Voice of a Survivor

Kimiko Murai
Ritsumeikan University ESS

I still remember that night. "It was at 10:08 p.m. I'm sorry...." The doctor said calmly. I thought it was a bad joke, not a bit funny. When I entered the operating room, my brother was lying on a bed. His eyes were totally shut. The white face had many cuts and cotton was stuffed into his mouth. Still, I didn't know how to accept the fact. I was just looking at the sight that my parents were clinging to my brother's body and crying bitterly. Why did this happen? Why my brother? Nobody could tell me the answer. It was June 10, 1997. My brother was killed in a "traffic accident."

Ladies and gentlemen, today, I'm standing here as a survivor of a traffic accident, and I'd like you to hear and to take my voice which calls on you to think about traffic accidents seriously and to have responsibility for your own behavior.

In my brother's case, the cause of the accident was that the driver ignored a red signal. There was a witness and the driver also admitted his fault. One year later, however, an unbelievable fact shocked my family. The driver was not prosecuted. The only punishment that he was given was the suspension of his license for two months. Besides, these facts were not revealed until my father tried to find them out himself. Since my parents refused to give up, the driver was prosecuted in the end, but my family got furious at such a social system which made light of my brother's death.

Through my experience, I thought the Japanese law in these cases was totally insufficient and people's consciousness had to be changed. First, I think a basic law for victims should be made. In fact, some stronger laws have been made since my brother died, so the present situation has improved a little. However, still, victims can receive only limited care, because the present laws still cannot cover up all needs of victims. Therefore, they need a law which guarantees comprehensive support. For example, victims need the rights to get information, to participate a trial, to give their opinions, to receive physical, mental and financial support for recovery. Actually, an outline of this law has been released by Japan Federation of Bar Associations, and The Democratic Party has also introduced a concrete bill in the Diet. Therefore, each party should discuss it more and pass the bill acceptable.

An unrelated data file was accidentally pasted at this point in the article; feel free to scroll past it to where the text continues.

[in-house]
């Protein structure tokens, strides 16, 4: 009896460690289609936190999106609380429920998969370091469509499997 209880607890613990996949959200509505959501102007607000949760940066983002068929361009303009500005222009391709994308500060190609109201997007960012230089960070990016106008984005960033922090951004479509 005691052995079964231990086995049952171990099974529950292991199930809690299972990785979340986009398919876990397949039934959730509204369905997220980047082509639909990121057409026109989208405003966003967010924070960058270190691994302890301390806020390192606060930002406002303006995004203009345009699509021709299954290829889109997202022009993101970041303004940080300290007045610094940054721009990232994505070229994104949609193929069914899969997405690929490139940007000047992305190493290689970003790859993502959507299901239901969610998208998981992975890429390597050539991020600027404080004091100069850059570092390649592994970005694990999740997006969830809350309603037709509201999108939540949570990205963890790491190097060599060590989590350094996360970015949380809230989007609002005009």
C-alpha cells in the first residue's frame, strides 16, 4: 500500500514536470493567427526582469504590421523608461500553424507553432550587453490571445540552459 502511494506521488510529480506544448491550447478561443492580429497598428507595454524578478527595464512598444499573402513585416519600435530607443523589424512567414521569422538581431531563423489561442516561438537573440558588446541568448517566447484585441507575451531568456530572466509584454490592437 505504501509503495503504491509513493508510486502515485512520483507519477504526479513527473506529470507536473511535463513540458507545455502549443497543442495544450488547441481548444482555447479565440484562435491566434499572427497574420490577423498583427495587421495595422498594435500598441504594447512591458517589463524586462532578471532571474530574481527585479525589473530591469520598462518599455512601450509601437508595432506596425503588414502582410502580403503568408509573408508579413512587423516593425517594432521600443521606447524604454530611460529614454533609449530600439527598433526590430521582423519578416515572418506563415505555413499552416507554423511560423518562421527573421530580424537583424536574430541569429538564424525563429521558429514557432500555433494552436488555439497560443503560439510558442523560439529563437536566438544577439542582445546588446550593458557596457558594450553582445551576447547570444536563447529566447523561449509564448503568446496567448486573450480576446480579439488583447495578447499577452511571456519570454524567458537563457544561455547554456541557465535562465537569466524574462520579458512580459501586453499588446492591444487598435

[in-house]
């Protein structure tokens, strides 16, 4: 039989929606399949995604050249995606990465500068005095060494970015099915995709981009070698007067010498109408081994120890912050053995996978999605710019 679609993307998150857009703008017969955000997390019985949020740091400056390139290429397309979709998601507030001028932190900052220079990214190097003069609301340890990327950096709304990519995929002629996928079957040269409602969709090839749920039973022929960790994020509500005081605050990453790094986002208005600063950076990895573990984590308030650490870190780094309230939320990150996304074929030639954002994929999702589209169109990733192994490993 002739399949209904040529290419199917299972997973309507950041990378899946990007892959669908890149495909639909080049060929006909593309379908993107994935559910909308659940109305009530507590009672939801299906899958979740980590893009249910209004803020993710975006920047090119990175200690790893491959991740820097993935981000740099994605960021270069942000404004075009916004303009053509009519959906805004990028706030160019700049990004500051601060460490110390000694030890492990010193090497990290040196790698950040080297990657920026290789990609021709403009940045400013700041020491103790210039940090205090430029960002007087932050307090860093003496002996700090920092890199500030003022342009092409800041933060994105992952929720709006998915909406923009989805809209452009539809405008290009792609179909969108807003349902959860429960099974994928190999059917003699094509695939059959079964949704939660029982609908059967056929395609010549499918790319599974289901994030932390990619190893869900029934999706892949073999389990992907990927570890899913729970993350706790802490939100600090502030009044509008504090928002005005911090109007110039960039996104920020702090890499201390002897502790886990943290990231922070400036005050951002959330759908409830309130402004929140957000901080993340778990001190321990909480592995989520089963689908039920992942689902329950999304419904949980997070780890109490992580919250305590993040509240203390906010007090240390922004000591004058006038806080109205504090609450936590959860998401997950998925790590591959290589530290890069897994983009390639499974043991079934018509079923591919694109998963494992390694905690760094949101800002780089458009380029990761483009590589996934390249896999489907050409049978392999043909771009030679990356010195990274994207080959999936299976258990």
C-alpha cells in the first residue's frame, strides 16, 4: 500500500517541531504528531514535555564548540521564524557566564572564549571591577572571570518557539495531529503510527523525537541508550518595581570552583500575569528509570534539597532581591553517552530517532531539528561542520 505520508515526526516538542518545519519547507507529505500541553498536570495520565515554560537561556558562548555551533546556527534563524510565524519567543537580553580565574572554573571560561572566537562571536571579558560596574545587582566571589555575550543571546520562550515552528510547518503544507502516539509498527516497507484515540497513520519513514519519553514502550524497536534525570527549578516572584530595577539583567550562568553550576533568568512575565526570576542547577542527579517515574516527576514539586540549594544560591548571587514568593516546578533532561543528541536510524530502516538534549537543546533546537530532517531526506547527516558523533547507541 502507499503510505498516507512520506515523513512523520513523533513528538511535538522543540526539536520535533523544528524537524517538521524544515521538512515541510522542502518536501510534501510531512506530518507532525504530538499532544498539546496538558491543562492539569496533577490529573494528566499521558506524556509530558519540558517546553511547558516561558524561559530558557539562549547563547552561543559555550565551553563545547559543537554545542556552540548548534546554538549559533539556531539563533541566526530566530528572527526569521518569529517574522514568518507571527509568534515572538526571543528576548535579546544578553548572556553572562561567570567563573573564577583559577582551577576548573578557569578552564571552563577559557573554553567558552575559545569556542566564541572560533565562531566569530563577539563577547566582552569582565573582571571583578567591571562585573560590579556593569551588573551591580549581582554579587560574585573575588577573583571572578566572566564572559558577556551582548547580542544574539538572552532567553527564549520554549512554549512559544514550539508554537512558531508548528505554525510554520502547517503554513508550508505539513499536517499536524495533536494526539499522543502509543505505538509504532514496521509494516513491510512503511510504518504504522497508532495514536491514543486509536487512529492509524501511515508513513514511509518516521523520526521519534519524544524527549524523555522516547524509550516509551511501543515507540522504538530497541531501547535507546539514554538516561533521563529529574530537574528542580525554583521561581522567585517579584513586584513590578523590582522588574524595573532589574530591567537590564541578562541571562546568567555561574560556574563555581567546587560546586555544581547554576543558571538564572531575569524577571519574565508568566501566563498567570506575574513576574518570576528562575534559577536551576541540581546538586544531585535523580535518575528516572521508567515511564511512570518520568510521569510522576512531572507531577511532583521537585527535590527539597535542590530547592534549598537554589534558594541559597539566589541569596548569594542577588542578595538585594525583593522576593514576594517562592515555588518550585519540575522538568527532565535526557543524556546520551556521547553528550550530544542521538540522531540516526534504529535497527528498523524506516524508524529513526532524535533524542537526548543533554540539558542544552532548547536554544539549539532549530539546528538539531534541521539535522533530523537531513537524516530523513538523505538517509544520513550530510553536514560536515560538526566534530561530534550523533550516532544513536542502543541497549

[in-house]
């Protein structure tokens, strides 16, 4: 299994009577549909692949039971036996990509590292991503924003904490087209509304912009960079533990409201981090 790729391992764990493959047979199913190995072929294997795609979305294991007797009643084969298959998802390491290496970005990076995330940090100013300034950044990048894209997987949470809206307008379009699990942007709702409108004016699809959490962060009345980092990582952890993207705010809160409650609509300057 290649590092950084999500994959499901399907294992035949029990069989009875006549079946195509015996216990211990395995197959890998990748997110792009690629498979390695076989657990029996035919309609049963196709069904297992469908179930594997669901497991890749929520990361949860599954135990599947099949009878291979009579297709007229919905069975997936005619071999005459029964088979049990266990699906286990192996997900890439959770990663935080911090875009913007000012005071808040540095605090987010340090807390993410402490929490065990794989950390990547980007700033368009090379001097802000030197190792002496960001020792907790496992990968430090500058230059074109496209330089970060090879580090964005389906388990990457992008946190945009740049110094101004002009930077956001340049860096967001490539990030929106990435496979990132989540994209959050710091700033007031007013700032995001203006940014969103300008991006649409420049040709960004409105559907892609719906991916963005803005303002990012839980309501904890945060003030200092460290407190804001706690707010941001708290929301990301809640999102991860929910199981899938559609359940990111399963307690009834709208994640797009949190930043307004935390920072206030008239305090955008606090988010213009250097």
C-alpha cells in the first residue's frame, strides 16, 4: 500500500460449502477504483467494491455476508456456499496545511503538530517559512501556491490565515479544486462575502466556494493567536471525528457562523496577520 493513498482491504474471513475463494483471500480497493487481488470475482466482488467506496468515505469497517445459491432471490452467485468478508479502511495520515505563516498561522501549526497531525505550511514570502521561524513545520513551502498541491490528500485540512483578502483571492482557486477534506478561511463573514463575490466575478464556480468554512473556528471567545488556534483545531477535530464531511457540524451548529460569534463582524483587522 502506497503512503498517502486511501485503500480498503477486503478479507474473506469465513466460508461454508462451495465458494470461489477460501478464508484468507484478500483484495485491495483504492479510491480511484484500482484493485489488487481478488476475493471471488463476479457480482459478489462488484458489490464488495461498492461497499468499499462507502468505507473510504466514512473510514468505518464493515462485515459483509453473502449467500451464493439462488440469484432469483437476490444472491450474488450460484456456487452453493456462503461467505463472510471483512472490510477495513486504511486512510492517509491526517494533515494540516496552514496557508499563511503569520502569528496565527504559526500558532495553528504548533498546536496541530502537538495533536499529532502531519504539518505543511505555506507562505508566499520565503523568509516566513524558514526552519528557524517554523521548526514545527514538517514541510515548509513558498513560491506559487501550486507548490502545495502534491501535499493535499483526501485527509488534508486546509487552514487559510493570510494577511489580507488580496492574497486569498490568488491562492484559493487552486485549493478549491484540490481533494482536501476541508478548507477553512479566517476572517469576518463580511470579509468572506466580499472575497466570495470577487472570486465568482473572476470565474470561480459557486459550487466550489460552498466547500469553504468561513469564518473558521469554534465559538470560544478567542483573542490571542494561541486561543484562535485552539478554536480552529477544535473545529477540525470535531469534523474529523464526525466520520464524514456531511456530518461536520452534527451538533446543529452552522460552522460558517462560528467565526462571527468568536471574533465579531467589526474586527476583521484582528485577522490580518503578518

Another important thing is that we need to change our consciousness toward traffic accidents not to make them happen. I know many people give up and say like this, "Traffic accidents are everyday incidents." or, "It just happens, we cannot help because we still need cars anyway." These people never realized that kinds of consciousness spoil offenders and guarantee that the number of tragedies will never diminish. It is true that accidents happen everyday and we need cars. However, it doesn't mean we can be tolerant toward accidents. It is no longer possible for us to give up cars; therefore, we must know that driving a car carries a big responsibility. We need to be more conscious of the danger of traffic accidents.

6 years have already passed since my brother died, but I still miss my brother. I still want to see him even if I know my wish will never come true. I know depth of sadness and anger with which victims must cope, so I don't want anyone to have the same experience. What each of us can do to prevent any further increase in the number of victims is to keep from becoming a person, who causes accidents, isn't it? Why don't we think about traffic accidents more seriously? Why don't we reexamine our own manners? Why don't we stop saying, "There's nothing we can do...?" This is a voice of a survivor. Whether you accept it or not is totally up to you, but it is my hope that you will accept it and you will act on it.

Thank you very much for listening.

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